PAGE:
For evolutionists it's been in style lately to believe that birds evolved from dinosaurs. In case you haven't noticed, that's one big reason why velociraptors in the Jurassic Park movies walk like pigeons and hop like sparrows while chasing scientists to catch for dinner. That's also why they can run like Olympic sprinters. We can't have cold-blooded reptiles turning into birds, y'know. So, presto! -- evolutionists decided that the dinosaurians were warm-blooded -- like birds are today. Real science is finally catching up with all of these hookey theories, however.
In the February issue of Nature magazine there appears a thorough report on a computer study of the biophysics of the skeletal frame of T-rex. The study finds that there is physically no way that a T-rex could have chased a Jeep, like in the Jurassic movie. To do that, it would have to have a full 86 percent of its body weight devoted to leg muscle -- which everyone agrees would be next to impossible. The TV news and magazines showed an artist's conception of a giant chicken running alongside a T-rex. I guess they still had to try to reinforce this "giant chicken" image of dinosaurs in the minds of the public, even though this new data goes against such comparisons.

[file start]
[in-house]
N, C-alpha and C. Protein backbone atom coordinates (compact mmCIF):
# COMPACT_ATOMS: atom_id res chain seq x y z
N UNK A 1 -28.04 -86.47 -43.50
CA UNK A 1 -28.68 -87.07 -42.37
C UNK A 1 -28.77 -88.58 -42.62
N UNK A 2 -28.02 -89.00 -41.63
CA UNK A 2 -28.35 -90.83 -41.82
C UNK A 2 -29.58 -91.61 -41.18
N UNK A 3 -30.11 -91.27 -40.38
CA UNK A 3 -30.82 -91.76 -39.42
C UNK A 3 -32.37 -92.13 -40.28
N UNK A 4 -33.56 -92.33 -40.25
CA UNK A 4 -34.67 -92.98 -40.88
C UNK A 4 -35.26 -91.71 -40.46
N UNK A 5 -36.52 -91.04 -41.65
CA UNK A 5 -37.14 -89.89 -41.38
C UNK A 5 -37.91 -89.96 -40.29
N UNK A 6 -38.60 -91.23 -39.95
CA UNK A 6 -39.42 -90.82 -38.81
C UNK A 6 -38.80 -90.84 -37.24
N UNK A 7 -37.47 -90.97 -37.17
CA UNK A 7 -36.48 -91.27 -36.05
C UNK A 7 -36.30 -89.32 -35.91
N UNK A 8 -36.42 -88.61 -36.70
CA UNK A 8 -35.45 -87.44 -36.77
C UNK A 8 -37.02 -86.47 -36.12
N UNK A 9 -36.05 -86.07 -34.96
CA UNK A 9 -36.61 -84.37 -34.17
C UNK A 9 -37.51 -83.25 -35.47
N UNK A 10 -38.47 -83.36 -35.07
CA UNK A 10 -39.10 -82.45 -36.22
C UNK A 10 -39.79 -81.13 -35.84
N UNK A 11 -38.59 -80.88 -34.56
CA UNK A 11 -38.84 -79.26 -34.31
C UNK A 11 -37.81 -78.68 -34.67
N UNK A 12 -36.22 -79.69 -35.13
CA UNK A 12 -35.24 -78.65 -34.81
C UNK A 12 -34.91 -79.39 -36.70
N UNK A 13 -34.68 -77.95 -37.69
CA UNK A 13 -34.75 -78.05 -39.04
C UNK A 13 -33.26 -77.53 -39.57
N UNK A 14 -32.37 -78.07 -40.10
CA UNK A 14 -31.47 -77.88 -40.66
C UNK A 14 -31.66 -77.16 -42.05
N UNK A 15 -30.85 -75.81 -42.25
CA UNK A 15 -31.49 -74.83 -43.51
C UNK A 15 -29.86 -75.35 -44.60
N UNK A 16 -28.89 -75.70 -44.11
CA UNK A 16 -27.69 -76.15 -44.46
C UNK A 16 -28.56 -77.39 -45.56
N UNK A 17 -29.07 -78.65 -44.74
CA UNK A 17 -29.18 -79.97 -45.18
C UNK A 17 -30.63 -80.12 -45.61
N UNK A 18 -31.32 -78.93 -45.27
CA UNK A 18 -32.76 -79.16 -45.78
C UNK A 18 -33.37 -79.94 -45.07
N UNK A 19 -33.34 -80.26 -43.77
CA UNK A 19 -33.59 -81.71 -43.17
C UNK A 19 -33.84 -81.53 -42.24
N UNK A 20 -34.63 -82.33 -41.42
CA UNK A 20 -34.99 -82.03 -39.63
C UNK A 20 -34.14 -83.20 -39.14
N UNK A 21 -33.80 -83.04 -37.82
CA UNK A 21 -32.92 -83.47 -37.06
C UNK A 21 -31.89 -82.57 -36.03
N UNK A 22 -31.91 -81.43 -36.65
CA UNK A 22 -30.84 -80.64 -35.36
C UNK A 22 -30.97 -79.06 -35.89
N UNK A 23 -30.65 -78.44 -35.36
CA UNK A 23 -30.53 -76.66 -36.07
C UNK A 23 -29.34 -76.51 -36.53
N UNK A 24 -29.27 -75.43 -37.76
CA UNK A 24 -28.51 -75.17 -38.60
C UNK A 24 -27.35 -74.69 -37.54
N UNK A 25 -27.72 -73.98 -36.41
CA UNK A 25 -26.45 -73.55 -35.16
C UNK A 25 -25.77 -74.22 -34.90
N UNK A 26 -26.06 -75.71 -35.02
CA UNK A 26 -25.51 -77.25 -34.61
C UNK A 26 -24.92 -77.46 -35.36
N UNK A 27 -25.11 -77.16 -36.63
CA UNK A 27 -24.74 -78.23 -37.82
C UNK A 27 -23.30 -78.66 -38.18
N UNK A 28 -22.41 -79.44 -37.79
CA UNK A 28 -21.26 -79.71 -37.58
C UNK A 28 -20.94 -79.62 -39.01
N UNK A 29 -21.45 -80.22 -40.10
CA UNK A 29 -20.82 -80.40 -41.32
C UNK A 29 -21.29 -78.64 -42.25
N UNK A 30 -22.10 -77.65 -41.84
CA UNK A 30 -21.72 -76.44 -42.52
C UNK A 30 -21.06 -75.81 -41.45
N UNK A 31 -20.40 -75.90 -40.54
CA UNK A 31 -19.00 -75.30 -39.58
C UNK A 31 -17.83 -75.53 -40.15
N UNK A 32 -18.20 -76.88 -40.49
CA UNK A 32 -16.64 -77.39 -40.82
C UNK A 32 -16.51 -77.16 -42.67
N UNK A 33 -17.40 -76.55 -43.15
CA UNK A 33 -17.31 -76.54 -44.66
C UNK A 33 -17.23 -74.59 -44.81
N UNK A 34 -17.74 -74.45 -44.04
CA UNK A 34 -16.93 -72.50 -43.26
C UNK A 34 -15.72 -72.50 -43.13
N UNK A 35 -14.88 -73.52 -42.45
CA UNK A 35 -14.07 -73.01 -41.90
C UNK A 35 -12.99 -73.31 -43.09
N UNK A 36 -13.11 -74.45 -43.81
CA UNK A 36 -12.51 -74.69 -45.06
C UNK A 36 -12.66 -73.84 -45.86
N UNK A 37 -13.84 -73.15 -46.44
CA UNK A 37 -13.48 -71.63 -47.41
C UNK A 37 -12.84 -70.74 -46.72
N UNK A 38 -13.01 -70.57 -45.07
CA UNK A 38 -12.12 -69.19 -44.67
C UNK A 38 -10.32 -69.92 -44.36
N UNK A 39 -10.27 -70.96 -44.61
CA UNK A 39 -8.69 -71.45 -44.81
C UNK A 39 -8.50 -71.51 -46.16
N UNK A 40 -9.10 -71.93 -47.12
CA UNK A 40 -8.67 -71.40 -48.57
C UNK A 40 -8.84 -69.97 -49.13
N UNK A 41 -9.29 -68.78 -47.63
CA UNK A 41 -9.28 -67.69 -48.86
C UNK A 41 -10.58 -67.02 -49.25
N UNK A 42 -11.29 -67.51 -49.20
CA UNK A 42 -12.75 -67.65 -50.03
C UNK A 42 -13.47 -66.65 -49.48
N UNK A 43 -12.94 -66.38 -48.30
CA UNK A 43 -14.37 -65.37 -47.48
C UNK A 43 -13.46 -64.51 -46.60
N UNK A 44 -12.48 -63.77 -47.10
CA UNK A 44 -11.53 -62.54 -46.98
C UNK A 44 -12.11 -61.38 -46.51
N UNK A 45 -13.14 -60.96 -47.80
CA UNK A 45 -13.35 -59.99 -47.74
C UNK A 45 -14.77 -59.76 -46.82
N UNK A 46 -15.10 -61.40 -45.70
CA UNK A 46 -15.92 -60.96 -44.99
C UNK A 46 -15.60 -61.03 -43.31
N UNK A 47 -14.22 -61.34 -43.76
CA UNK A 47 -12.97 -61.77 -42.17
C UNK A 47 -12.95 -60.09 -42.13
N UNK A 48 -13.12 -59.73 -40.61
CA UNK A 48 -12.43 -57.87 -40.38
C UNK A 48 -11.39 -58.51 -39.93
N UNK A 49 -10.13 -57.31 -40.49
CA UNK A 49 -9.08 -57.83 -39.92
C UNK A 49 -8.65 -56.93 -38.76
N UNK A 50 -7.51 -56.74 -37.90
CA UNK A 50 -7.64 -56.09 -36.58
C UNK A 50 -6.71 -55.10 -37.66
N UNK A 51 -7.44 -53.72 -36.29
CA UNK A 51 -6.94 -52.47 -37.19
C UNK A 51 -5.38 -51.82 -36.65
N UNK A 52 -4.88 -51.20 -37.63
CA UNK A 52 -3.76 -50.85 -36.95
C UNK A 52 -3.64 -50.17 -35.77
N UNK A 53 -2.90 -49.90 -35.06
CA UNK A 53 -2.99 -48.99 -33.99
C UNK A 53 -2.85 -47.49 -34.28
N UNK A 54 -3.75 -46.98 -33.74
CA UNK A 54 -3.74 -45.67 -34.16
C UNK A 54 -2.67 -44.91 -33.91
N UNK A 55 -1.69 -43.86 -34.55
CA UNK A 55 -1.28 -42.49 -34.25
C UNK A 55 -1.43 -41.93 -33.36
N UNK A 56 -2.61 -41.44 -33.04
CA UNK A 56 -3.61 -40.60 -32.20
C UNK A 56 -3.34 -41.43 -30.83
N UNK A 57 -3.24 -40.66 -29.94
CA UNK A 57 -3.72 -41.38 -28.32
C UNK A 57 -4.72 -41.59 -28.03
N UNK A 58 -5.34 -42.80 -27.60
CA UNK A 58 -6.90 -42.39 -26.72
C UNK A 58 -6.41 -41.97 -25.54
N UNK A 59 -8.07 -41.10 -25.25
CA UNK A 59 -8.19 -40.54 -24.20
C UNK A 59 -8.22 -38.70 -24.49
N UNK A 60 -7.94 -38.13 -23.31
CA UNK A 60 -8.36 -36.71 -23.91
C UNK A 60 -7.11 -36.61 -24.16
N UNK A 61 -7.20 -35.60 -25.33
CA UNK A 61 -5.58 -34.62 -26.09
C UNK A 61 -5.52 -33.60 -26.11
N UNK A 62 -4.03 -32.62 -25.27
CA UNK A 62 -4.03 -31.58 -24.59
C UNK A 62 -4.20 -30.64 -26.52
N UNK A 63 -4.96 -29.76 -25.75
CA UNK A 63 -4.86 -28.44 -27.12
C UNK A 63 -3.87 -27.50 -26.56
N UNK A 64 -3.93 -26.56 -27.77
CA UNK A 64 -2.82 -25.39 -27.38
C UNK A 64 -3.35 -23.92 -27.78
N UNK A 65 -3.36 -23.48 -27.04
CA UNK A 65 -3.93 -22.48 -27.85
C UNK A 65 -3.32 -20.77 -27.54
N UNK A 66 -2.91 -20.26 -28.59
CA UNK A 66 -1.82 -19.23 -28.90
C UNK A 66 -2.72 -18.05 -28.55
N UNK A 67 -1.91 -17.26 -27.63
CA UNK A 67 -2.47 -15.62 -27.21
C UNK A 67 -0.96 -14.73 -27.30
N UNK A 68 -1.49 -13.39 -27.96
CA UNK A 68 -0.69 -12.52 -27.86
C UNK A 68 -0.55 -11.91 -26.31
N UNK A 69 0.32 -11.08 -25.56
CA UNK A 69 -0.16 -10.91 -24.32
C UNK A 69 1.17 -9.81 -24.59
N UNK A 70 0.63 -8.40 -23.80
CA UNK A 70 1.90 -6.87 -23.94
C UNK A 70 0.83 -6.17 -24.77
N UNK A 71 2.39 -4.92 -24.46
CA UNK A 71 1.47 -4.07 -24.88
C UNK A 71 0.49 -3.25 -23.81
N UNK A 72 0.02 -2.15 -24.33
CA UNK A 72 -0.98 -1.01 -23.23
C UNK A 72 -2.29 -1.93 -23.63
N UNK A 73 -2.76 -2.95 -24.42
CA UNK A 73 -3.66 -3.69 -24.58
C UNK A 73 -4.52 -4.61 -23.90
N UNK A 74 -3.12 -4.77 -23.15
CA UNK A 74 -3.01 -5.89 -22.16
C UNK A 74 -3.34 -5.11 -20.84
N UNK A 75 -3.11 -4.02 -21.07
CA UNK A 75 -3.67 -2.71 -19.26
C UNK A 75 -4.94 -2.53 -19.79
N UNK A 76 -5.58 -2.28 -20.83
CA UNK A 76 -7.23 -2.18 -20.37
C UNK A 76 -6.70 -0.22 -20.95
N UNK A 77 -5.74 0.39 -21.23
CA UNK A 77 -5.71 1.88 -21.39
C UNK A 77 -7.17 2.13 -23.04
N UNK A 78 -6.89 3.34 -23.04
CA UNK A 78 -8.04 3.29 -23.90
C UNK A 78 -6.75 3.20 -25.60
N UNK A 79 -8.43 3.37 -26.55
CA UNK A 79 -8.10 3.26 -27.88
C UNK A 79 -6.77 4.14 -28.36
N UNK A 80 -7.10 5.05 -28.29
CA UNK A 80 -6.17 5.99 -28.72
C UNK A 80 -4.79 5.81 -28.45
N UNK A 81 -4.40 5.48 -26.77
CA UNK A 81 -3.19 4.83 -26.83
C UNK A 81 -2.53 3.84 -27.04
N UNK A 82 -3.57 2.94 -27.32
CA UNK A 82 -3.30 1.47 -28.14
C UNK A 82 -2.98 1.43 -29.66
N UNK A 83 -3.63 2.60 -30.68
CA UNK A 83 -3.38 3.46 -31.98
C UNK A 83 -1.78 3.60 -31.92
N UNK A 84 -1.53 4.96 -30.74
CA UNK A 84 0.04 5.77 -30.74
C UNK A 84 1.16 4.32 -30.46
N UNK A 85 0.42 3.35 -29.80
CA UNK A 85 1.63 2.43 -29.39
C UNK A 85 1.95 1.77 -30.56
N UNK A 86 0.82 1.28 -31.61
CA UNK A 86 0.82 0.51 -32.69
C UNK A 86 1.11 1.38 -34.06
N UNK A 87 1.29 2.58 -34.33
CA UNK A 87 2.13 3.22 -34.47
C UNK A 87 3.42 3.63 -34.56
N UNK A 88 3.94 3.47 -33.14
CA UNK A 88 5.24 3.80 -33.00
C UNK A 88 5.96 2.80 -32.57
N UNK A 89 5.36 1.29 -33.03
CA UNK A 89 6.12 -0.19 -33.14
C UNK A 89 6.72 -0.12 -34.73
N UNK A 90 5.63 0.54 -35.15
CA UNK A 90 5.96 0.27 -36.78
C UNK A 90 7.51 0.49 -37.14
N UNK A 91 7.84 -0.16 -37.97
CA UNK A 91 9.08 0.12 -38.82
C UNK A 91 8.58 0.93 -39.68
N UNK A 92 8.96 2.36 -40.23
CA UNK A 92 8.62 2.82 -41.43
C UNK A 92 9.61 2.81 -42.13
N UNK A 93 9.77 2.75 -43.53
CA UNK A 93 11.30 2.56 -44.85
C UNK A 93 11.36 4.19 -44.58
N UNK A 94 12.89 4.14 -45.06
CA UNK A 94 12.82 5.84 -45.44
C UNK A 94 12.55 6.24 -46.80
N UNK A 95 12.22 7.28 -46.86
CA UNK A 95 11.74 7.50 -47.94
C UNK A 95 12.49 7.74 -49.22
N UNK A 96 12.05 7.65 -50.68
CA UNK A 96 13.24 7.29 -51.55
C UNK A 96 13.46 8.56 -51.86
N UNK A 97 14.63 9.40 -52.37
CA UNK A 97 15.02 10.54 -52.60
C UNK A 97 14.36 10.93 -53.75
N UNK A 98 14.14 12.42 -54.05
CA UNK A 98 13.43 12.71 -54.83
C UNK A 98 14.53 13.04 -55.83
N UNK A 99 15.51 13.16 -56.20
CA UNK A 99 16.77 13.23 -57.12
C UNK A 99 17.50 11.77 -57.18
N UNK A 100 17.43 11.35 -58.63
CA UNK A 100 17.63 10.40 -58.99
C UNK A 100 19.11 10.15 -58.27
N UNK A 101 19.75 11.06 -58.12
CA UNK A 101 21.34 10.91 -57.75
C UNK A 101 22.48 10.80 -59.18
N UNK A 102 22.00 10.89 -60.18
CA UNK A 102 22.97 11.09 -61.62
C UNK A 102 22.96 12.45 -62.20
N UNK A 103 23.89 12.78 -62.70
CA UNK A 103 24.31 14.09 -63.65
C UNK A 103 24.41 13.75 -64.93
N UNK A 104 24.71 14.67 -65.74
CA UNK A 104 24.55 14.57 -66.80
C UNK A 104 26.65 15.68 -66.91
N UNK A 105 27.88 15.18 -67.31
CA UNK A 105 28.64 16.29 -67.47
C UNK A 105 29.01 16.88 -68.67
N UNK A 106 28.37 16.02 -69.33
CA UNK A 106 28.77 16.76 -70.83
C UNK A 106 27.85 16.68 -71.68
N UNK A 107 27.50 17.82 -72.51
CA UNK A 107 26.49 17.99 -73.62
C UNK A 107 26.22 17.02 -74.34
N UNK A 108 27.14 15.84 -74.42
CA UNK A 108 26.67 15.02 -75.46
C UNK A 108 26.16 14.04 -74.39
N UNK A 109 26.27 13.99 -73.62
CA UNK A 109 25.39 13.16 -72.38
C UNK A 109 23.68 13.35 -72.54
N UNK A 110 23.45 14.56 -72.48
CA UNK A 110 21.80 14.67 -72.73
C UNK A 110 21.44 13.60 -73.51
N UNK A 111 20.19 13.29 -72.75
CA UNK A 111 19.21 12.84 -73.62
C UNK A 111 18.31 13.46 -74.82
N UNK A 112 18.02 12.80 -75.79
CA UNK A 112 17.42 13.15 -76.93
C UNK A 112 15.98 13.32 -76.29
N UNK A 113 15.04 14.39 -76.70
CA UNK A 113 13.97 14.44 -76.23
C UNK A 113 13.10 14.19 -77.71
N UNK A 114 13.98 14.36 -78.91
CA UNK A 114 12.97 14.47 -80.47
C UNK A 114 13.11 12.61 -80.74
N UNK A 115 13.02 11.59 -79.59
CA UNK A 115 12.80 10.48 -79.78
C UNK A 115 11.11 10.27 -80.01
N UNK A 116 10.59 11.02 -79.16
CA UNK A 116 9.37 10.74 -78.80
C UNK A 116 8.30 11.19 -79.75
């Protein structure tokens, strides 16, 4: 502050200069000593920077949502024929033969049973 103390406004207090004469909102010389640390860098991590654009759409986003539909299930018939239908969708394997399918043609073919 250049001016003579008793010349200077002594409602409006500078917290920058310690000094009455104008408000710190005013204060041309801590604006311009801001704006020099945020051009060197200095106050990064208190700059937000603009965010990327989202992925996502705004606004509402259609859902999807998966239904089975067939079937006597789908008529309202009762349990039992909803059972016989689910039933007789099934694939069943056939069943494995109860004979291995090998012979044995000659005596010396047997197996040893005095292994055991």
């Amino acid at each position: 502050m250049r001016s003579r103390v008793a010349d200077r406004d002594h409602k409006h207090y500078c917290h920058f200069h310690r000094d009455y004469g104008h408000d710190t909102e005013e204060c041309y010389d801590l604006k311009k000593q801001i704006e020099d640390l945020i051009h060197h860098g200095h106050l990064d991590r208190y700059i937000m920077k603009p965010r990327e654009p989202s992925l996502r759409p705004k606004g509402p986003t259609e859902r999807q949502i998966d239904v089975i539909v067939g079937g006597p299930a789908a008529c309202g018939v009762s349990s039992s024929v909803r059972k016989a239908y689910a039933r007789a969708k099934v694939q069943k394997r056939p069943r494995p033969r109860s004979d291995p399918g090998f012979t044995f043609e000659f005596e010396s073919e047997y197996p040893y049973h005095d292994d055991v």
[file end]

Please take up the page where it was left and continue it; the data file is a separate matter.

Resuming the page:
By the way, the lung structure of birds is completely different from that of any other kind of air-breathing creature, including dinosaurs. And the structure of feathers would take more than the average imagination to figure out how it could evolve from the scales on a reptile. This has caused evolutionists some serious fits, but makes complete sense from a creationist viewpoint. Next time someone tells you how your creationist beliefs are so much "fairy tales" just remember how much their theory of evolution depends on the world of "make-believe" itself! I think you'll find how much it evens the playing field -- more than just a little bit. Keep thinking!
Dr. Glenn Jackson holds four degrees in science and education from George
Mason University and University of Virginia. He has taught elementary
through college level sciences for over twenty years and in four states. He
is a lifetime member of both American Mensa and the Creation Research Society.
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